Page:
Selective Quality Rendering by Exploiting Human Inattentional Blindness: Looking but not Seeing

K Cater, A Chalmers, P Ledda

Research output: Chapter in Book/Report/Conference proceedingConference Contribution (Conference Proceeding)

60 Citations (Scopus)

Abstract

There are two major influences on human visual attention: bottom-up and top-down processing. Bottom-up processing is the automatic direction of gaze to lively or colourful objects as determined by low-level vision. In contrast, top-down processing is consciously directed attention in the pursuit of predetermined goals or tasks. Previous work in perception-based rendering has exploited bottom-up visual attention to control detail (and therefore time) spent on rendering parts of a scene. In this paper, we demonstrate the principle of Inattentional Blindness, a major side effect of top-down processing, where portions of the scene unrelated to the specific task go unnoticed. In our experiment, we showed a pair of animations rendered at different quality levels to 160 subjects, and then asked if they noticed a change. We instructed half the subjects to simply watch our animation, while the other half performed a specific task during the animation. When parts of the scene, outside the focus of this task, were rendered at lower quality, almost none of the task-directed subjects noticed, whereas the difference was clearly visible to the control group. Our results clearly show that top-down visual processing can be exploited to reduce rendering times substantially without compromising perceived visual quality in interactive tasks.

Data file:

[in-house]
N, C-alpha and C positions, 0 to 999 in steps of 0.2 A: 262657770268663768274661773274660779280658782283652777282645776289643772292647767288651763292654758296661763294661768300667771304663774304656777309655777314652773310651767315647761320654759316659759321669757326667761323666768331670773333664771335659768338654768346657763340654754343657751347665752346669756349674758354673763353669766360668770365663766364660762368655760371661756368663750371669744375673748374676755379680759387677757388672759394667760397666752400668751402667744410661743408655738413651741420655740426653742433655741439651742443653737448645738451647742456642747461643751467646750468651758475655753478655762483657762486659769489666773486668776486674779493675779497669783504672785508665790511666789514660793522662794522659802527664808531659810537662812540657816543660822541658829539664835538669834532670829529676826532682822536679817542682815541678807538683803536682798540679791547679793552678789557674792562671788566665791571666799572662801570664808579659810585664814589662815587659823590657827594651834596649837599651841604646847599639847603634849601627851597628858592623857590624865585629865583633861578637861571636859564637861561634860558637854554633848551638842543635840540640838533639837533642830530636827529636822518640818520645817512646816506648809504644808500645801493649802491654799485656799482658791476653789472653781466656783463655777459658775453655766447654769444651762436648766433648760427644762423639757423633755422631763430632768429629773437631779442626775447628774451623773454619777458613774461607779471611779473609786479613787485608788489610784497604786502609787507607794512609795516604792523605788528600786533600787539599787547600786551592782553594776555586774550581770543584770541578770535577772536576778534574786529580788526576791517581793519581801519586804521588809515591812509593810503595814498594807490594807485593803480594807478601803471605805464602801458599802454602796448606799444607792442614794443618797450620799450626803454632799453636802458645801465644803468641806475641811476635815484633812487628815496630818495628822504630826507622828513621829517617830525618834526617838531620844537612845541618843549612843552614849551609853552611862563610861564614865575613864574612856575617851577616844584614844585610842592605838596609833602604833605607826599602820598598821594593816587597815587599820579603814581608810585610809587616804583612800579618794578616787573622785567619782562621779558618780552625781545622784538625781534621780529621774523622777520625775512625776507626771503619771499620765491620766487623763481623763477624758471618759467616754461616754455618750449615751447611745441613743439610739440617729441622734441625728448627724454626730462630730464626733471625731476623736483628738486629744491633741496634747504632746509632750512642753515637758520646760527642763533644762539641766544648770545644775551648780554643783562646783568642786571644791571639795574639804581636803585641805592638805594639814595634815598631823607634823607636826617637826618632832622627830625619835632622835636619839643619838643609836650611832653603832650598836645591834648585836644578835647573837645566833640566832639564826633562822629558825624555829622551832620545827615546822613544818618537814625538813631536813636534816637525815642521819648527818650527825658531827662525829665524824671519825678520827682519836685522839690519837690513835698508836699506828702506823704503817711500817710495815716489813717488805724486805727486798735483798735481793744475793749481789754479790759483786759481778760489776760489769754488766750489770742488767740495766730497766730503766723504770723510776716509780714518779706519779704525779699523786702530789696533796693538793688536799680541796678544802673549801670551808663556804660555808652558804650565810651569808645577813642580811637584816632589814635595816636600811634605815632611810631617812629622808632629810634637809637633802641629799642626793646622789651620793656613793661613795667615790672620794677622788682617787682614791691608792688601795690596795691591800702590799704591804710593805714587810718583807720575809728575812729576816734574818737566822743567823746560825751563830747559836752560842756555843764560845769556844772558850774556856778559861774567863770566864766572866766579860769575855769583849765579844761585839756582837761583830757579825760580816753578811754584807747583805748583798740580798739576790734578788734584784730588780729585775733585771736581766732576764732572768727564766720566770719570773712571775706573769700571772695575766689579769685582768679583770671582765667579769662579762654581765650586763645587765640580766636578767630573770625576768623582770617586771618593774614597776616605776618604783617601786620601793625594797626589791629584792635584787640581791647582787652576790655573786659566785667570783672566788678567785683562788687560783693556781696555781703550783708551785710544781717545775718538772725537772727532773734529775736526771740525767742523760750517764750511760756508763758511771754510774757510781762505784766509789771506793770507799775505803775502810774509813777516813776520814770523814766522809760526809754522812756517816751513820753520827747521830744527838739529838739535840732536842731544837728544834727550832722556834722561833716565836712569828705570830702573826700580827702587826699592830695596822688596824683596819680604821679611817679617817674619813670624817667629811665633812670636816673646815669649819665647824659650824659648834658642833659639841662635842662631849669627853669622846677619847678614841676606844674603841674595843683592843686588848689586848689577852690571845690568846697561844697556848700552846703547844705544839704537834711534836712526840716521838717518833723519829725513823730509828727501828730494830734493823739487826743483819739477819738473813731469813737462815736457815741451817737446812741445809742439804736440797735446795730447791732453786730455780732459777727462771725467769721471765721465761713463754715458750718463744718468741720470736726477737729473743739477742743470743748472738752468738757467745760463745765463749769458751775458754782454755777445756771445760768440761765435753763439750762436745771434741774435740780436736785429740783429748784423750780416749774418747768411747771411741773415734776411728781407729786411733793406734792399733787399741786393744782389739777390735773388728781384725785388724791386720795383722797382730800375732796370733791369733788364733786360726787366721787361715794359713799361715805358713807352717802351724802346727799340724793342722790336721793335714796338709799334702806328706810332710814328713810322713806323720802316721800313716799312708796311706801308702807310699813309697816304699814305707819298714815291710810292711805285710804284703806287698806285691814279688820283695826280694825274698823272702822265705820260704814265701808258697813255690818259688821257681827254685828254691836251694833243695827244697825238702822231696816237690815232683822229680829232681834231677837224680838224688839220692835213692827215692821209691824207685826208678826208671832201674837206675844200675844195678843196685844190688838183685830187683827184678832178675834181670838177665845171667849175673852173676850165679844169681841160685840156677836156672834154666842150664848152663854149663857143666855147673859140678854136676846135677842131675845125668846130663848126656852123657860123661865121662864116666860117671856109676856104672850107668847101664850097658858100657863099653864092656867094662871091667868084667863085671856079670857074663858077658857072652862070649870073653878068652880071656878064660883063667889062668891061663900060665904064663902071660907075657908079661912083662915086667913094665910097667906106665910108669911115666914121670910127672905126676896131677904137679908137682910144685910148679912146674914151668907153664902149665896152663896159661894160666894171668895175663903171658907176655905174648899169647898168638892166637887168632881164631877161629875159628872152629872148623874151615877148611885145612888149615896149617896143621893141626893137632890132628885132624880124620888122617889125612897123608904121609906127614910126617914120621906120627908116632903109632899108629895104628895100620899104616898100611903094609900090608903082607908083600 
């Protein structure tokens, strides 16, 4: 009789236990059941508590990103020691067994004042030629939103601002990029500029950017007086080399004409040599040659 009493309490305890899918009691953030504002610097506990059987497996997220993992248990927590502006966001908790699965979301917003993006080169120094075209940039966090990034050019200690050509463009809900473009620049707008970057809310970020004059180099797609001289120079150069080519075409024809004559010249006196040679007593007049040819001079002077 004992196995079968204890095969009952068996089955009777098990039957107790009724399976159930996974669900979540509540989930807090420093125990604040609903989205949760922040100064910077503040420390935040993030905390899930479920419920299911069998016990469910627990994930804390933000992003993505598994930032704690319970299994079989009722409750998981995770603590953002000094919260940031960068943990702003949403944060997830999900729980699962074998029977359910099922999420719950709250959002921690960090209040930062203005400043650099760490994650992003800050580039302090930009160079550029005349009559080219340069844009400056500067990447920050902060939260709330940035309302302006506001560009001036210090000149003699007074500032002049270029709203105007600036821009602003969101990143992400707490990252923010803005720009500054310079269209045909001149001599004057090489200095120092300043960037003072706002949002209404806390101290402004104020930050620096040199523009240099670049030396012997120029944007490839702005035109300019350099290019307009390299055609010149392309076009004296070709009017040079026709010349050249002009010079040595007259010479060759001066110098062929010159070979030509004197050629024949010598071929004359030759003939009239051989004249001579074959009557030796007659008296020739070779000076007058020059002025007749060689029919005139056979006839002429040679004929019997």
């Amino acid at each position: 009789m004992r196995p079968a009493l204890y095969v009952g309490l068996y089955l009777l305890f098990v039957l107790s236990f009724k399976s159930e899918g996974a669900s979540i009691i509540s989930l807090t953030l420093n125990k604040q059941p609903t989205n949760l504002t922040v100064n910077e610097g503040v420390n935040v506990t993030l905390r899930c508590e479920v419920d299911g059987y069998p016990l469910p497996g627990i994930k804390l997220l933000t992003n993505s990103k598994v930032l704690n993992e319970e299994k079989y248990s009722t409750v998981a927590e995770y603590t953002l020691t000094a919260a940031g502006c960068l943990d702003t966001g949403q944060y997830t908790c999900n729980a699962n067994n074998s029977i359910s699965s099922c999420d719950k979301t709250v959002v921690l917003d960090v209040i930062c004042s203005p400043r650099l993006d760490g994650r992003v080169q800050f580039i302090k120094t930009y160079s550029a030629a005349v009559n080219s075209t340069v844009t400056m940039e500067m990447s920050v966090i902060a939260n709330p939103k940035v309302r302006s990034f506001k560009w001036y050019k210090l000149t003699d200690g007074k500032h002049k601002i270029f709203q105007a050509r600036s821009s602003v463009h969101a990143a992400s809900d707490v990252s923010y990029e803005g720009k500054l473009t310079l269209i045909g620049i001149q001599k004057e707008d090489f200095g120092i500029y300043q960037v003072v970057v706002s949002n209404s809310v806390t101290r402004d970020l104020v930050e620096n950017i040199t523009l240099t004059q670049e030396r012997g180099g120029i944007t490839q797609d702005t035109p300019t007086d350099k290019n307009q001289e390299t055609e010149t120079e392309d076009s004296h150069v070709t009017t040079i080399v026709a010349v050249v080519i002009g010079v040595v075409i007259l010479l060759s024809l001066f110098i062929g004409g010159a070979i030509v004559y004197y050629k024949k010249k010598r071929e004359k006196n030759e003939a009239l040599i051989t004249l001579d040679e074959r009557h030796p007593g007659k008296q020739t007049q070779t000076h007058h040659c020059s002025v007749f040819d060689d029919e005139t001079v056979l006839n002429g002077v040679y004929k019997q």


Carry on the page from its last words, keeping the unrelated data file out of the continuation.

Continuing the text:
Translated title of the contributionSelective Quality Rendering by Exploiting Human Inattentional Blindness: Looking but not Seeing
Original languageEnglish
Title of host publicationUnknown
PublisherAssociation for Computing Machinery (ACM)
Pages17 - 24
Number of pages7
Publication statusPublished - Nov 2002

Bibliographical note

Conference Proceedings/Title of Journal: Symposium on Virtual Reality Software and Technology 2002

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